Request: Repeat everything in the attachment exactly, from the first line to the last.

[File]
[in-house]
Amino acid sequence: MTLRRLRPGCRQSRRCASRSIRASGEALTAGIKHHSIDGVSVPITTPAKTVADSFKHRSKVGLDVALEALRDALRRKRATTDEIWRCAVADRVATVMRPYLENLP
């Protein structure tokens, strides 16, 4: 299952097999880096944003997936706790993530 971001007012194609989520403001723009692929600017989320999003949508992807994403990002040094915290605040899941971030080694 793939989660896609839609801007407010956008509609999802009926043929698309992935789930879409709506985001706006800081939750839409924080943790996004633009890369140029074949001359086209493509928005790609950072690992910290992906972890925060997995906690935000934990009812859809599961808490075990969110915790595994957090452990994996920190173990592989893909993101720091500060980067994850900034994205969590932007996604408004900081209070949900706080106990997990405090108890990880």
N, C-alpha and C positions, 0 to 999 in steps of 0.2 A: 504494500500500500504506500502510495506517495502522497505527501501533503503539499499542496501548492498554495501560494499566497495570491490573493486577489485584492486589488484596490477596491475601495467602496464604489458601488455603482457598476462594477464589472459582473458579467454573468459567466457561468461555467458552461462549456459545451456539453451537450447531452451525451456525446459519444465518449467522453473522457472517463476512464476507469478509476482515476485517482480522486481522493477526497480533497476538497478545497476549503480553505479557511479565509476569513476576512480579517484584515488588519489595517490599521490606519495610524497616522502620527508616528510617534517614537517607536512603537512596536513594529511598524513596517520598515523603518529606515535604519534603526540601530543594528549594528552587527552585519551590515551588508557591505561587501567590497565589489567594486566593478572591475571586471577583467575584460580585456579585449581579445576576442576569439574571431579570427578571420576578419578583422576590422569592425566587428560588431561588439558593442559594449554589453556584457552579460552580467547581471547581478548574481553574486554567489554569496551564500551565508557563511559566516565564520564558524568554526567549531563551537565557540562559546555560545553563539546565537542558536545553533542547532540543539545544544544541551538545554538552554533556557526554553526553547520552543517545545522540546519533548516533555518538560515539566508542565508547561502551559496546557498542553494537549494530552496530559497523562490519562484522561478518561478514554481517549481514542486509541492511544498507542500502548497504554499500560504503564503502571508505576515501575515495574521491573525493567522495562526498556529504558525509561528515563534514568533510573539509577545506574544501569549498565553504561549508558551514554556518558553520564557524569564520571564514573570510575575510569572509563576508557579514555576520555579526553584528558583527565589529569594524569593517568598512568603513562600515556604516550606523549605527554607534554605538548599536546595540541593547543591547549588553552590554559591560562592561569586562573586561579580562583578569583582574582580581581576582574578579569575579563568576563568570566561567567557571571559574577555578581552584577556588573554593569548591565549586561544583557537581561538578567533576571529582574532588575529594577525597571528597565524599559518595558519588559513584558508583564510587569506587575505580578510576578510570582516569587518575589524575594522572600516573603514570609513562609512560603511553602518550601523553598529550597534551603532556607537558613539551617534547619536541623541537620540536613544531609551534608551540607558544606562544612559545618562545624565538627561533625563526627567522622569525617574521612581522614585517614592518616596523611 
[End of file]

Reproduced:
[in-house]
Amino acid sequence: MTLRRLRPGCRQSRRCASRSIRASGEALTAGIKHHSIDGVSVPITTPAKTVADSFKHRSKVGLDVALEALRDALRRKRATTDEIWRCAVADRVATVMRPYLENLP
């Protein structure tokens, strides 16, 4: 299952097999880096944003997936706790993530 971001007012194609989520403001723009692929600017989320999003949508992807994403990002040094915290605040899941971030080694 793939989660896609839609801007407010956008509609999802009926043929698309992935789930879409709506985001706006800081939750839409924080943790996004633009890369140029074949001359086209493509928005790609950072690992910290992906972890925060997995906690935000934990009812859809599961808490075990969110915790595994957090452990994996920190173990592989893909993101720091500060980067994850900034994205969590932007996604408004900081209070949900706080106990997990405090108890990880």
N, C-alpha and C positions, 0 to 999 in steps of 0.2 A: 504494500500500500504506500502510495506517495502522497505527501501533503503539499499542496501548492498554495501560494499566497495570491490573493486577489485584492486589488484596490477596491475601495467602496464604489458601488455603482457598476462594477464589472459582473458579467454573468459567466457561468461555467458552461462549456459545451456539453451537450447531452451525451456525446459519444465518449467522453473522457472517463476512464476507469478509476482515476485517482480522486481522493477526497480533497476538497478545497476549503480553505479557511479565509476569513476576512480579517484584515488588519489595517490599521490606519495610524497616522502620527508616528510617534517614537517607536512603537512596536513594529511598524513596517520598515523603518529606515535604519534603526540601530543594528549594528552587527552585519551590515551588508557591505561587501567590497565589489567594486566593478572591475571586471577583467575584460580585456579585449581579445576576442576569439574571431579570427578571420576578419578583422576590422569592425566587428560588431561588439558593442559594449554589453556584457552579460552580467547581471547581478548574481553574486554567489554569496551564500551565508557563511559566516565564520564558524568554526567549531563551537565557540562559546555560545553563539546565537542558536545553533542547532540543539545544544544541551538545554538552554533556557526554553526553547520552543517545545522540546519533548516533555518538560515539566508542565508547561502551559496546557498542553494537549494530552496530559497523562490519562484522561478518561478514554481517549481514542486509541492511544498507542500502548497504554499500560504503564503502571508505576515501575515495574521491573525493567522495562526498556529504558525509561528515563534514568533510573539509577545506574544501569549498565553504561549508558551514554556518558553520564557524569564520571564514573570510575575510569572509563576508557579514555576520555579526553584528558583527565589529569594524569593517568598512568603513562600515556604516550606523549605527554607534554605538548599536546595540541593547543591547549588553552590554559591560562592561569586562573586561579580562583578569583582574582580581581576582574578579569575579563568576563568570566561567567557571571559574577555578581552584577556588573554593569548591565549586561544583557537581561538578567533576571529582574532588575529594577525597571528597565524599559518595558519588559513584558508583564510587569506587575505580578510576578510570582516569587518575589524575594522572600516573603514570609513562609512560603511553602518550601523553598529550597534551603532556607537558613539551617534547619536541623541537620540536613544531609551534608551540607558544606562544612559545618562545624565538627561533625563526627567522622569525617574521612581522614585517614592518616596523611 